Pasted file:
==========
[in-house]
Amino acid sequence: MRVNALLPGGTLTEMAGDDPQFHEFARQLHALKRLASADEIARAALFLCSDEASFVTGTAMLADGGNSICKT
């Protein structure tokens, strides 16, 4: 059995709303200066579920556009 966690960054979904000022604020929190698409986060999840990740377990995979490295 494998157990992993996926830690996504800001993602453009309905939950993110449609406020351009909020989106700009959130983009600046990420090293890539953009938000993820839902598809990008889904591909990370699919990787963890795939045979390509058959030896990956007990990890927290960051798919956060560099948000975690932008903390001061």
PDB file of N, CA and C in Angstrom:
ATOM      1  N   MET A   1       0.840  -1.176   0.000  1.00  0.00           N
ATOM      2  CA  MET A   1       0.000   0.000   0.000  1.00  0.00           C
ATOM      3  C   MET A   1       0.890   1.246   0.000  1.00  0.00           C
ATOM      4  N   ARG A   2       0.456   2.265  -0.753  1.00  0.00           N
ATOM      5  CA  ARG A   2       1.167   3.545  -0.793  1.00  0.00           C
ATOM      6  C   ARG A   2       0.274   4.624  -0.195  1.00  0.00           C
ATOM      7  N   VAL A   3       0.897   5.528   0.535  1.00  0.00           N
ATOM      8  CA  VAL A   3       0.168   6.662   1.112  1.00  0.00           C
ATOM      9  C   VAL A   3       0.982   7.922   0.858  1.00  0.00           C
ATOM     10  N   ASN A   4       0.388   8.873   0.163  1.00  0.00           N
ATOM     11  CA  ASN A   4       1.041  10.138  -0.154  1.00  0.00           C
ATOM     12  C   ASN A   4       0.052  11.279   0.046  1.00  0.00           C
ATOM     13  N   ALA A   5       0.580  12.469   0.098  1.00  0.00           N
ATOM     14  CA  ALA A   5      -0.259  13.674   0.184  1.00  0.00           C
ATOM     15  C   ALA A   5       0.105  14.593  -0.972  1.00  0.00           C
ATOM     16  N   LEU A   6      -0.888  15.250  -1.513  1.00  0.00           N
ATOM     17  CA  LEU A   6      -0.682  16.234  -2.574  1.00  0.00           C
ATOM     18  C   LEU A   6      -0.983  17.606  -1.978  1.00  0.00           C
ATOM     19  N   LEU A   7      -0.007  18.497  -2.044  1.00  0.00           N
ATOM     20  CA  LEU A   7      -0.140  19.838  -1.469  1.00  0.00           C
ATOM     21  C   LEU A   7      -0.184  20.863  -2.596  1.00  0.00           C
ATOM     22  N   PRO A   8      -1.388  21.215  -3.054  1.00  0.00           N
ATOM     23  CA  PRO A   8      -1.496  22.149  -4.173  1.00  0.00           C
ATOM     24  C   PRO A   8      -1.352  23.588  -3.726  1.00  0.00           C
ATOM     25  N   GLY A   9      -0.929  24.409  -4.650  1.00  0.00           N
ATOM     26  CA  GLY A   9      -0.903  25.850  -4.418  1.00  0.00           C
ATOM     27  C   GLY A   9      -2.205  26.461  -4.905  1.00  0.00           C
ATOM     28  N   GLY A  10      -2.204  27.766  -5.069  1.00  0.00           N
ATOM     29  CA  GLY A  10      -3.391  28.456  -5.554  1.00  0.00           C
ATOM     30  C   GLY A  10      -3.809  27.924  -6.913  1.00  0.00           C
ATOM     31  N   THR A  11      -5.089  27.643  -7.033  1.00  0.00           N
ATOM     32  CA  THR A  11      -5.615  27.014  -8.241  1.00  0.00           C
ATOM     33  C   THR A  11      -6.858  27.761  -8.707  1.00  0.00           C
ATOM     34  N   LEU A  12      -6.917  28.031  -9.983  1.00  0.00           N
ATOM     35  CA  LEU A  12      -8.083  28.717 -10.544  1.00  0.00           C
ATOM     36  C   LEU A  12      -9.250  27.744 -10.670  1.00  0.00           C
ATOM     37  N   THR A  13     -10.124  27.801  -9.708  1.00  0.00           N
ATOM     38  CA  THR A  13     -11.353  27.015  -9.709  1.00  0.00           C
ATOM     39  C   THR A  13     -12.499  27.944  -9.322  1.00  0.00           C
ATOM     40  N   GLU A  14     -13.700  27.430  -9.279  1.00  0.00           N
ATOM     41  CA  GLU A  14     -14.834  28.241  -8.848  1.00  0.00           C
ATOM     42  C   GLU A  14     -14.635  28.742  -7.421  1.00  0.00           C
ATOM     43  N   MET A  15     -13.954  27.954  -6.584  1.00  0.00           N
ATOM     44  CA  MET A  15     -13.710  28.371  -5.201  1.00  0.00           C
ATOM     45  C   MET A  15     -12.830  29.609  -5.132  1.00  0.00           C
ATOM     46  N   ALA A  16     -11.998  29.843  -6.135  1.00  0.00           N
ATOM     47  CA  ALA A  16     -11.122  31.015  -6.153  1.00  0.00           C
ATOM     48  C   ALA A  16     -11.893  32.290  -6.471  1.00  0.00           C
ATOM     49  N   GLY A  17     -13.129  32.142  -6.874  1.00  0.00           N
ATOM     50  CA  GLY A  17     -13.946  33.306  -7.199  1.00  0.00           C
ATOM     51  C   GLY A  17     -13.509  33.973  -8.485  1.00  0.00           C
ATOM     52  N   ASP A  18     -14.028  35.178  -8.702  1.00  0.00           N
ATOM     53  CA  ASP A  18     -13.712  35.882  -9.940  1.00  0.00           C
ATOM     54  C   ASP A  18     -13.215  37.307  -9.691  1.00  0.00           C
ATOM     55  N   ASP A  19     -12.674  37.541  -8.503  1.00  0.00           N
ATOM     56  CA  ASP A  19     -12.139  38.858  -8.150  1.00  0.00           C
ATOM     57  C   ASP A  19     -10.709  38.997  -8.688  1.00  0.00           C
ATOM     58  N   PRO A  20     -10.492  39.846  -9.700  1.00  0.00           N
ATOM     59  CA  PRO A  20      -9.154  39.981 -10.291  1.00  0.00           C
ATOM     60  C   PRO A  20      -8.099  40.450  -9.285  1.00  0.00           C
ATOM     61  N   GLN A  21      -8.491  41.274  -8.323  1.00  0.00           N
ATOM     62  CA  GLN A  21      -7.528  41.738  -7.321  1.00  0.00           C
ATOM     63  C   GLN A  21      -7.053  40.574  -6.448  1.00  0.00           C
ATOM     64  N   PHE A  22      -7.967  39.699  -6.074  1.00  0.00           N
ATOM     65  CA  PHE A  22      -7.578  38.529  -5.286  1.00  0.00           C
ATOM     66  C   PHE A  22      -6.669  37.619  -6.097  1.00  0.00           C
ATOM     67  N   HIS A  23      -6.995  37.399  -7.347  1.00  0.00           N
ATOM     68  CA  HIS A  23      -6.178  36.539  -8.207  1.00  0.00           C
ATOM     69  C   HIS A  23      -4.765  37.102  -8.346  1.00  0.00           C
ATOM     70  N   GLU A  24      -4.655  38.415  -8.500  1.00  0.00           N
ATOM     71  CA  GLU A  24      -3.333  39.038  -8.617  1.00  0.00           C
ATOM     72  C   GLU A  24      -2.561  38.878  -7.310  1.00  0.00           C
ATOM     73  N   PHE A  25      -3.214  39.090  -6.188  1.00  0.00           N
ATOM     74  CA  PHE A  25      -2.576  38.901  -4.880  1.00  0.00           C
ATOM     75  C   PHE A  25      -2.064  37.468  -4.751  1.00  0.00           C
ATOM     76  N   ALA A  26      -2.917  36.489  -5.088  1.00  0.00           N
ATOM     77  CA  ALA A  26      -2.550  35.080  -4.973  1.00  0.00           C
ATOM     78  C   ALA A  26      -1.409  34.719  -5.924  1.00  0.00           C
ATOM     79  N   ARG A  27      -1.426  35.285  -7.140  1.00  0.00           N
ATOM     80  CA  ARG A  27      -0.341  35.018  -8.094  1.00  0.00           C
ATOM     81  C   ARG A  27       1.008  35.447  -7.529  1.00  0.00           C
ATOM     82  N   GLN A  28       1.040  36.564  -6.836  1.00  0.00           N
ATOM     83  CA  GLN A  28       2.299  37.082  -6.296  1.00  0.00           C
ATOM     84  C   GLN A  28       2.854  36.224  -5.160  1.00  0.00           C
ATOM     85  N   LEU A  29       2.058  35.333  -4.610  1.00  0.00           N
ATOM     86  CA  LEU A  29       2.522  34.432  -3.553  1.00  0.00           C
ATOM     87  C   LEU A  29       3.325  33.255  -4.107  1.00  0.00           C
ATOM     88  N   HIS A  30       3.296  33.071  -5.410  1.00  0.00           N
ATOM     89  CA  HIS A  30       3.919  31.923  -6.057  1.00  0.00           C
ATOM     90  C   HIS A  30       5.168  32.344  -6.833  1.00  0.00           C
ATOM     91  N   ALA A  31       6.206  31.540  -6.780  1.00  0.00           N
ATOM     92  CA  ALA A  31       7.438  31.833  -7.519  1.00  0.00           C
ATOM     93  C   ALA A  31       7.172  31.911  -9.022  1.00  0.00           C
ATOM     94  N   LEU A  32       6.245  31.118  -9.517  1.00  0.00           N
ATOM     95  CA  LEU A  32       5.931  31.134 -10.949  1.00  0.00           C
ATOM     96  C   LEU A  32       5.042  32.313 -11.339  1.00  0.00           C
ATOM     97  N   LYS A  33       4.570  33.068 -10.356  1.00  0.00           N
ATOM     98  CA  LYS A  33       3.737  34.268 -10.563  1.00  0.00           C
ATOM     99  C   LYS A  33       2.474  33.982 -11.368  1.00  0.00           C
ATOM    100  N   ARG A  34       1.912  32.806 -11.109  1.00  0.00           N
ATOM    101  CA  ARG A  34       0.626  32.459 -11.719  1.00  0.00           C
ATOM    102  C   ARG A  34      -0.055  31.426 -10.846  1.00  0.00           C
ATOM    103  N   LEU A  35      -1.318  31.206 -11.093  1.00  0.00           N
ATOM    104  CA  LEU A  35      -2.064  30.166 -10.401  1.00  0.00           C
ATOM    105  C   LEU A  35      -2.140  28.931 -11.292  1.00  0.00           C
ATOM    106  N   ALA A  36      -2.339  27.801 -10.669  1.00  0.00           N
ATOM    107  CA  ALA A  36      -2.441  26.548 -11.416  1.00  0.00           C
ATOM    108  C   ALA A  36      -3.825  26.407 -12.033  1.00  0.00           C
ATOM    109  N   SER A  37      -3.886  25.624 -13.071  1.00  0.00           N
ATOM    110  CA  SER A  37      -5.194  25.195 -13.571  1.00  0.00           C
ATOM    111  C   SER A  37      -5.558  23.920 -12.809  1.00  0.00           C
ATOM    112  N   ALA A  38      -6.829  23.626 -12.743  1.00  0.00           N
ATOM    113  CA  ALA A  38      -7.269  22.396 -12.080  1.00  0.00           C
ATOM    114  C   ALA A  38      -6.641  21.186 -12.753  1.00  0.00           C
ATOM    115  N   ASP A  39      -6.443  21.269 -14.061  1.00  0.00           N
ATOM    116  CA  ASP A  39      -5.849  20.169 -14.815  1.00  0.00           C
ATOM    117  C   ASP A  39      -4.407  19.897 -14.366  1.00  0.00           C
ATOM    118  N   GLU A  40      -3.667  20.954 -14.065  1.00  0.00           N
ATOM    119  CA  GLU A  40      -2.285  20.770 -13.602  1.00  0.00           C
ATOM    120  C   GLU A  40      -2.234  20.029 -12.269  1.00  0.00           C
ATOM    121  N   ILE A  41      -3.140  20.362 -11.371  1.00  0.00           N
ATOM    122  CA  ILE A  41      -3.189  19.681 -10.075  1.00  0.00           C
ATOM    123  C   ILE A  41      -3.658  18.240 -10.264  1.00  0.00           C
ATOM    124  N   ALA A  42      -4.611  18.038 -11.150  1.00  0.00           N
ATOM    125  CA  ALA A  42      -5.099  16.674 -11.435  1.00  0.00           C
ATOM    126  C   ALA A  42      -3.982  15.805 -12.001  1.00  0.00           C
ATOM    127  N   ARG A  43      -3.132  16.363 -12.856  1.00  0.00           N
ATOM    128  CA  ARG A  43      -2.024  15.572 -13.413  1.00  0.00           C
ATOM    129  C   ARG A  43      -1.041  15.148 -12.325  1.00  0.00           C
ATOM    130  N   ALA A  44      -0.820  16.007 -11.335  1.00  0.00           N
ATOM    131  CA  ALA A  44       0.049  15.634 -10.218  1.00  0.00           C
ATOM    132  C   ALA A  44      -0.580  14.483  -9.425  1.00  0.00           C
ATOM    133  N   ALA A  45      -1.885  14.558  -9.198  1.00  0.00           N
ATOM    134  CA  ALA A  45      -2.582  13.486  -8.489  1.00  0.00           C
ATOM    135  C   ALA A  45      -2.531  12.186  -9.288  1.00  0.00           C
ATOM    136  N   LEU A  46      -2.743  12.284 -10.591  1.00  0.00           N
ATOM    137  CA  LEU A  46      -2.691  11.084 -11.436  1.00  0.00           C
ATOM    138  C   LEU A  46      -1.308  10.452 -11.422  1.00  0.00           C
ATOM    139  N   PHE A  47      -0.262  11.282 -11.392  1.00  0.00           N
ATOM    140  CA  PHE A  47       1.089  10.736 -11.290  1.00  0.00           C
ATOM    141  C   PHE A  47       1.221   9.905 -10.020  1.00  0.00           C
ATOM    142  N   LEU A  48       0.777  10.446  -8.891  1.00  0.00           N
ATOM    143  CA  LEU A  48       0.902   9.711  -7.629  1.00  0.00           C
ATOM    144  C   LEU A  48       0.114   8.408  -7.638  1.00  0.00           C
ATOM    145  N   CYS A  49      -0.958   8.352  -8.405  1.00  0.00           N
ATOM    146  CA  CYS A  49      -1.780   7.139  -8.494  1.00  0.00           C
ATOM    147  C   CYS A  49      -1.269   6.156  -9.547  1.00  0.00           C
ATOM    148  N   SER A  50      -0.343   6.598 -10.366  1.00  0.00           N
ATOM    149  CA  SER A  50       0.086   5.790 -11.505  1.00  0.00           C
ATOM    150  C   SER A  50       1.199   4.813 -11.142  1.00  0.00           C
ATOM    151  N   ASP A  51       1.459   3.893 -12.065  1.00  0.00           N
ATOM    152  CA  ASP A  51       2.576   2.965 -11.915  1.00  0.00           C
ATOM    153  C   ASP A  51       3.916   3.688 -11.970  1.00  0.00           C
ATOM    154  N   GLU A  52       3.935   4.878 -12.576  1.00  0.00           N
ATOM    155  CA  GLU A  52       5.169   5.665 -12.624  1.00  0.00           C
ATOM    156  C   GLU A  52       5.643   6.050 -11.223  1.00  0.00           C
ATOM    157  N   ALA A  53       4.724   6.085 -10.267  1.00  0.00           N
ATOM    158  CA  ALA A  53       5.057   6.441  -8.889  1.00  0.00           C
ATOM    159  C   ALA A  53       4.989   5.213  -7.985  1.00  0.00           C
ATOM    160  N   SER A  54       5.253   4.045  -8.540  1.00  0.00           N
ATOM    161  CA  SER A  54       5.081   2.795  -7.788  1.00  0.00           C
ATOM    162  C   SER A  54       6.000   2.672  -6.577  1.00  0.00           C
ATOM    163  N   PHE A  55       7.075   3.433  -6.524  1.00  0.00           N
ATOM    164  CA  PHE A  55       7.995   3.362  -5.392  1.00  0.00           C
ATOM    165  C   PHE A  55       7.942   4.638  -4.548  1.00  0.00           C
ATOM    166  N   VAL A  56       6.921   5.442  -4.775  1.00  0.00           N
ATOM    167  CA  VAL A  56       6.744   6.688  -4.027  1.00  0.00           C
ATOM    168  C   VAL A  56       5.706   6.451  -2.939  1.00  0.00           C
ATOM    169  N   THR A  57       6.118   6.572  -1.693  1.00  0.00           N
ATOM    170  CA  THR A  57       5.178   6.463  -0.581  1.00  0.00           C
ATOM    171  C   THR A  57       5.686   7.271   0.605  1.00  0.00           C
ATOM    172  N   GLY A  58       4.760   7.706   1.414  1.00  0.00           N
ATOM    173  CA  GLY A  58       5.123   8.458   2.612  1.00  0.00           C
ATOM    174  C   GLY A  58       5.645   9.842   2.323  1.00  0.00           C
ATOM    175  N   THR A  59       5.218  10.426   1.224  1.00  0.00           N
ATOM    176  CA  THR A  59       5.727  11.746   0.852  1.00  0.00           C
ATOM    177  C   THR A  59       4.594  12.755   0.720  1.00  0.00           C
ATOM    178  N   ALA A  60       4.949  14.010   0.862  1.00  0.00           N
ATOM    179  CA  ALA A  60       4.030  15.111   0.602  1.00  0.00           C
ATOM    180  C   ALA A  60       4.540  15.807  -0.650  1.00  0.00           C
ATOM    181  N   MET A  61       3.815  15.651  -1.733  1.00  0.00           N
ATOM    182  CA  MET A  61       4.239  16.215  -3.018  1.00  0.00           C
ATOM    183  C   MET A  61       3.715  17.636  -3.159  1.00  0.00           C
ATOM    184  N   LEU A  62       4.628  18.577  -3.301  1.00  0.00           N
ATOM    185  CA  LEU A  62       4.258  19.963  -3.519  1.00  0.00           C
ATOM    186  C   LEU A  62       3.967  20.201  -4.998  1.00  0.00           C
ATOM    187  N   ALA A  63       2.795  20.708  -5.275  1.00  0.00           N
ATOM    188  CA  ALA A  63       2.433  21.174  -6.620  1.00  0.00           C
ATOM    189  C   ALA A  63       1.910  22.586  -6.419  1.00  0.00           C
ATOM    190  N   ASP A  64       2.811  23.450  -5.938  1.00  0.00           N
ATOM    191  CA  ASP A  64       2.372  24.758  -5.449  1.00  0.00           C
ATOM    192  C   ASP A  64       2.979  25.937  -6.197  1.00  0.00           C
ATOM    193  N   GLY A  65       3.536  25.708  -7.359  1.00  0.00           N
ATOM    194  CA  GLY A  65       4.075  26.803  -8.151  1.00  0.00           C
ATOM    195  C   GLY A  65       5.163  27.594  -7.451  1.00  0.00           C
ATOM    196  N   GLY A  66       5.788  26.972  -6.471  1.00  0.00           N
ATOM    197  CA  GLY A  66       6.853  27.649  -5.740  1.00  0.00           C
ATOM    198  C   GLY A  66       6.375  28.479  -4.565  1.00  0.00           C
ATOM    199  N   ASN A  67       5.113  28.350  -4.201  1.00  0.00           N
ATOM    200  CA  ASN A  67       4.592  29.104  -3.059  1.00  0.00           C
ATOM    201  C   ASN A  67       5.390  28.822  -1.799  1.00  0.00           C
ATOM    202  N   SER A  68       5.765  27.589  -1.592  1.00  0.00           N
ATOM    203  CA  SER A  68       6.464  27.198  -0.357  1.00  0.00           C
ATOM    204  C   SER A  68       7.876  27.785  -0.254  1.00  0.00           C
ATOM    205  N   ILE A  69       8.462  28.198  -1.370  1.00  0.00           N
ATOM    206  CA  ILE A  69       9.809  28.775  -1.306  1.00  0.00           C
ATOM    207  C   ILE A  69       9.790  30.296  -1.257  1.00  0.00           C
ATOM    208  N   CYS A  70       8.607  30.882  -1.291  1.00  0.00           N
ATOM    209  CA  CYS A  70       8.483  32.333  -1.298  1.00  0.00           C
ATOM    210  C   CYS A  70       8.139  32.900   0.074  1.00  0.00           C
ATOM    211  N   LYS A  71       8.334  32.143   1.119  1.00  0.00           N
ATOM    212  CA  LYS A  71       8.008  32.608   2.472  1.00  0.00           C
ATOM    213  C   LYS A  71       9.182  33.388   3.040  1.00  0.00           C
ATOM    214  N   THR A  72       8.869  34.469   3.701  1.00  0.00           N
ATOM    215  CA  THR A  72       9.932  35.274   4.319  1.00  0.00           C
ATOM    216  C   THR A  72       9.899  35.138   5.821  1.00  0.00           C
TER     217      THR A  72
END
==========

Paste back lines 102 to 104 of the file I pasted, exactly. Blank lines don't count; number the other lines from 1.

ATOM     98  CA  LYS A  33       3.737  34.268 -10.563  1.00  0.00           C
ATOM     99  C   LYS A  33       2.474  33.982 -11.368  1.00  0.00           C
ATOM    100  N   ARG A  34       1.912  32.806 -11.109  1.00  0.00           N